Course Code
RELI 0220 / HIST 0220
Course Type
Subject Credit
Course Availability

Although far from isolated from the revolutionary currents of religious thought and practice which shook contemporary Europe, the English Reformation followed a distinctive course in which the needs and desires of successive rulers were a crucial factor. Yet neither King Henry VIII, nor any of his three children who succeeded him, had things entirely their own way, and English religious life was also moulded from below. As well as studying contemporary theological and other texts, students in this course will explore political and social ramifications of religious change with the aid of flourishing modern scholarship. 

Sample Syllabus

  • The Late Medieval Church in England
  • The King’s Great Matter: Henry VIII’s Reformation
  • Protestant Reformation under Edward VI
  • An English Counter-Reformation?
  • The Elizabethan Settlement
  • Popular Religion in Reformation England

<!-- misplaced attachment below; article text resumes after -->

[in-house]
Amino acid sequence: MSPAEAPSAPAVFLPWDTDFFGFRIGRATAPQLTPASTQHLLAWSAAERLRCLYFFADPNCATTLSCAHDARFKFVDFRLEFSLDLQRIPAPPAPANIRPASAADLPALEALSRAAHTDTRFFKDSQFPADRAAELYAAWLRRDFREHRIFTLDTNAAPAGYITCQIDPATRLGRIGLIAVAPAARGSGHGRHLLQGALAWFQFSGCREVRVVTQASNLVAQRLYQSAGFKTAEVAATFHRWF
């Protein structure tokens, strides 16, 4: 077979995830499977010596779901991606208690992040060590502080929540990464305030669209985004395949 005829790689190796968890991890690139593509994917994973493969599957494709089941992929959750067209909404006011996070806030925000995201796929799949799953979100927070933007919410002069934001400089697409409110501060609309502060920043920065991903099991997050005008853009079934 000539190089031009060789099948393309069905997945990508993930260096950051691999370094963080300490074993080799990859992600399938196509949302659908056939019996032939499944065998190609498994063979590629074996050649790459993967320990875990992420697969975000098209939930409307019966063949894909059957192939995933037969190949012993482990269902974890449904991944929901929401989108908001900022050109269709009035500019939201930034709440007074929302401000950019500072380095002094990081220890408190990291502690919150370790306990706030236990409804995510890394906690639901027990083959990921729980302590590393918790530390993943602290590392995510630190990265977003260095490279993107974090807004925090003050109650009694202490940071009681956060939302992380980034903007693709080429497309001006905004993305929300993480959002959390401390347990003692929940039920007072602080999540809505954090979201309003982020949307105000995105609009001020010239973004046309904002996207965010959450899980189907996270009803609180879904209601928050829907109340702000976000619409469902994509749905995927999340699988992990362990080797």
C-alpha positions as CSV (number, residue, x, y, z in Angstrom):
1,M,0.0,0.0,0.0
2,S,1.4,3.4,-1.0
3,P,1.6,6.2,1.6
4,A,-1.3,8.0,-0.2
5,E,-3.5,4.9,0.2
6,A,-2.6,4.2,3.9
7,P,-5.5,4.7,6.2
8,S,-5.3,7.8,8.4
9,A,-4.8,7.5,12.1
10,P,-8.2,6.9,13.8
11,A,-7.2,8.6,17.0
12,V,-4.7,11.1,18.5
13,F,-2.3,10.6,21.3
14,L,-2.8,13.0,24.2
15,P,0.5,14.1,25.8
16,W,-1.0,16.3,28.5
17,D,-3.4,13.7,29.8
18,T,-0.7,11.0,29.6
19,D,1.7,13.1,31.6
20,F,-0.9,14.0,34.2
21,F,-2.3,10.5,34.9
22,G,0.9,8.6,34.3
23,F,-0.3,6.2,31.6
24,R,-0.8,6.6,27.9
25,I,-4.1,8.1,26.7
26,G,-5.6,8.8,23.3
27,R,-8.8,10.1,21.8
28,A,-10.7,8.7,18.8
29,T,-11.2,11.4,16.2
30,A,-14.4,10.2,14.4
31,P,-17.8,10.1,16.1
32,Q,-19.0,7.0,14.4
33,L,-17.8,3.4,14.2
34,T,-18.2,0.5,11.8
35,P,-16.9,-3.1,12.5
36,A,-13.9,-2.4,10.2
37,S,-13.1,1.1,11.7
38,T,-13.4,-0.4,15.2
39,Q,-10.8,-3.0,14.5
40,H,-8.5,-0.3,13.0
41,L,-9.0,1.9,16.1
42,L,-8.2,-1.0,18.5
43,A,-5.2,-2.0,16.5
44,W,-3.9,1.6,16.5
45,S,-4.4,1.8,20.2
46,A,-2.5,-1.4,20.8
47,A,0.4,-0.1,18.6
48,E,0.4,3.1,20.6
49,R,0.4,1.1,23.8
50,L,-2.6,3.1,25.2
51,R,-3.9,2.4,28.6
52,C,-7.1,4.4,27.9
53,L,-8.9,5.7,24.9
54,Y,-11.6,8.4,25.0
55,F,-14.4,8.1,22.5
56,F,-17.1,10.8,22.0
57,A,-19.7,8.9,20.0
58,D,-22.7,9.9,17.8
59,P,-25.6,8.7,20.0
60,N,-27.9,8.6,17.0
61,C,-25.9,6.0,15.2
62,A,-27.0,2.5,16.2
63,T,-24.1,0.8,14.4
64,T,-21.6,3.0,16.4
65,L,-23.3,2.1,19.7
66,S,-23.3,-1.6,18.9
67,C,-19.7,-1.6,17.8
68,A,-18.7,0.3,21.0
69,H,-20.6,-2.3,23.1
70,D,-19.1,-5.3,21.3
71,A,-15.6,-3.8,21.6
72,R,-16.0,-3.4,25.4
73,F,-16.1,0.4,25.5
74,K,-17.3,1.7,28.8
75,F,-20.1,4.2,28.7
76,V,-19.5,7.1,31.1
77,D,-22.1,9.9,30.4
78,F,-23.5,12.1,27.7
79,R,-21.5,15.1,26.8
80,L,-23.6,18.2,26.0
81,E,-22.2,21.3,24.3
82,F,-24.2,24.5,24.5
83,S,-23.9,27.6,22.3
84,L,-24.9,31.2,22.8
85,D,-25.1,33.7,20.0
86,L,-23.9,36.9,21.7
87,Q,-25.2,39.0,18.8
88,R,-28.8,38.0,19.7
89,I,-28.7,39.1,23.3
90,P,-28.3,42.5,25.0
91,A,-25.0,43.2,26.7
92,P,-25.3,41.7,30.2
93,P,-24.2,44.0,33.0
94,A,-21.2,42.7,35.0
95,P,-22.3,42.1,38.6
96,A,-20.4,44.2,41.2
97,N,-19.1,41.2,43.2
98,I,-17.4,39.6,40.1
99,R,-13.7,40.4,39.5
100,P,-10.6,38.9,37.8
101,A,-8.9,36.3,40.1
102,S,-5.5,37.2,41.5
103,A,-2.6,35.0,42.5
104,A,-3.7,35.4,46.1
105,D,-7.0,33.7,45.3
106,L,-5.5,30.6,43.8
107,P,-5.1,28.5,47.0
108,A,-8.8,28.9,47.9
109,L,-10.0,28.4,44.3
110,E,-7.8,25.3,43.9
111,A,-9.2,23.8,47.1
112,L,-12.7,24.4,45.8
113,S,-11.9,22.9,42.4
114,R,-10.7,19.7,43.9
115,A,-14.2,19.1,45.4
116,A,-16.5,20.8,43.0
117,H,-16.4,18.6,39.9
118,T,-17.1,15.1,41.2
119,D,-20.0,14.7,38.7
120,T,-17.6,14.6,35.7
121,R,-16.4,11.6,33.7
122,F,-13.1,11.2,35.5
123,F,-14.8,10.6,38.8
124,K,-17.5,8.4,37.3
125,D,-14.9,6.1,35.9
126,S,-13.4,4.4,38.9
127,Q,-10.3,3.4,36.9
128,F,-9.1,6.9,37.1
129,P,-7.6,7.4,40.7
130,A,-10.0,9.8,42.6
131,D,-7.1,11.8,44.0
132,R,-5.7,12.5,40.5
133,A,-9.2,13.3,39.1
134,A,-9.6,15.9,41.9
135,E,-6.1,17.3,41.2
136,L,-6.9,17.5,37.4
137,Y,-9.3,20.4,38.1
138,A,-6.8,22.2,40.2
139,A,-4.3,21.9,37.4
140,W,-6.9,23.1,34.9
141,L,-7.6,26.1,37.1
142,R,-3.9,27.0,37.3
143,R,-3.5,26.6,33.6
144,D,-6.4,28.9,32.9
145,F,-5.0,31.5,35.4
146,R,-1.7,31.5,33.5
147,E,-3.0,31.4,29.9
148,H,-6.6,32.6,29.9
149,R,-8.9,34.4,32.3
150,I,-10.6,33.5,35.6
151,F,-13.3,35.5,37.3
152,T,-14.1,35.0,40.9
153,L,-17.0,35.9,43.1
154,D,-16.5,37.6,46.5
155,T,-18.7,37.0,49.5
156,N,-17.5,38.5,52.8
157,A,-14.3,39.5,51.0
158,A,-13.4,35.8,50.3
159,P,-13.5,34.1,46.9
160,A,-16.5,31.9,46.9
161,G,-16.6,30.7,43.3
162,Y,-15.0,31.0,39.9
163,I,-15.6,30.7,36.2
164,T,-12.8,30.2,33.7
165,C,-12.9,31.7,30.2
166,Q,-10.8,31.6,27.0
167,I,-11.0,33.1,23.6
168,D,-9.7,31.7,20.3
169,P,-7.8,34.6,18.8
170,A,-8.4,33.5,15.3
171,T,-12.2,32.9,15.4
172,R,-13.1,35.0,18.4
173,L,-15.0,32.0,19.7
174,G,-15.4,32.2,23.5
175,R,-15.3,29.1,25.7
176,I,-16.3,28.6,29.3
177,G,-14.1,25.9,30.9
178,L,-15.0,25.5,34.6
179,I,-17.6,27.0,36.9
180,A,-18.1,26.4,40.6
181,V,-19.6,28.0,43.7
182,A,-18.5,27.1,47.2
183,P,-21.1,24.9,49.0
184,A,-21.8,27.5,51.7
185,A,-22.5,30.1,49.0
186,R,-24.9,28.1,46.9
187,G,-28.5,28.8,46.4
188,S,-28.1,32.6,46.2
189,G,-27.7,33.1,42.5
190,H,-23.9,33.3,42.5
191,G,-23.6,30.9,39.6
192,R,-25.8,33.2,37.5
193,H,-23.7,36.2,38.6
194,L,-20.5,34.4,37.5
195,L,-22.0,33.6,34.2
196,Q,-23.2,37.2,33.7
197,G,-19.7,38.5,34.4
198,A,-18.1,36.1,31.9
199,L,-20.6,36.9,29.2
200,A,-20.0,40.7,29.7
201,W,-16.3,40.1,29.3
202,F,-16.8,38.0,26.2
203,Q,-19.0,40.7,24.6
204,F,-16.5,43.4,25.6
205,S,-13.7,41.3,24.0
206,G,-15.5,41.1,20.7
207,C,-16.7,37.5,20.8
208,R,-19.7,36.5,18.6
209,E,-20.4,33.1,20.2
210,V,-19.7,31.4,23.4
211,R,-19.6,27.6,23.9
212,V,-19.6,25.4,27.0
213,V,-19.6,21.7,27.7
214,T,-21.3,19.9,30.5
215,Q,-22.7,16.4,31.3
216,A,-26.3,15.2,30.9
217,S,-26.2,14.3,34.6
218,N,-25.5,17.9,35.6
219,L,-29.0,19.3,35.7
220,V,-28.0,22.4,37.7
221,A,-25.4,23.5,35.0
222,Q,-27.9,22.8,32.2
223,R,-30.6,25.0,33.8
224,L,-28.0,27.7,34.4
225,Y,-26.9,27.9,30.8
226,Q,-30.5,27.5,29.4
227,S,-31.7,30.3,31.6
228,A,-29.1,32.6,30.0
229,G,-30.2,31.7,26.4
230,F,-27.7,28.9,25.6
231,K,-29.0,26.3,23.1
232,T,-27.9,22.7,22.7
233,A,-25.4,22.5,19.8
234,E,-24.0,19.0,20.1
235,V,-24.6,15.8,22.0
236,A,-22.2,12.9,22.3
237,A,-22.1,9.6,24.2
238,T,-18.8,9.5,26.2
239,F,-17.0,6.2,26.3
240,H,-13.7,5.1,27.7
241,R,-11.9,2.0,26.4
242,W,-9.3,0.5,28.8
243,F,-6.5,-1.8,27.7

• Reforming Art
  • The Reformation of Literature

Introductory Reading

  • Marshall, P., Reformation England, 1480–1642. London: Bloomsbury Academic, 2nd edn, 2012
  • Duffy, E., The Stripping of the Altars: Traditional Religion in England c.1400-c.1580. New Haven, CT: Yale University Press, 2nd edn, 2005
  • Haigh, C., English Reformations: Religion, Politics and Society under the Tudors. Oxford: Oxford University Press, 1993
  • MacCulloch, D., The Later Reformation in England, 1547-1603. Basingstoke: Palgrave, 2nd edn, 2001
  • Duffy, E. et al. (eds), The Church of Mary Tudor. Aldershot : Ashgate, 2006
  • King, J.N. (ed.), Voices of the English Reformation: A Sourcebook. Philadelphia, PA: University of Pennsylvania Press, 2004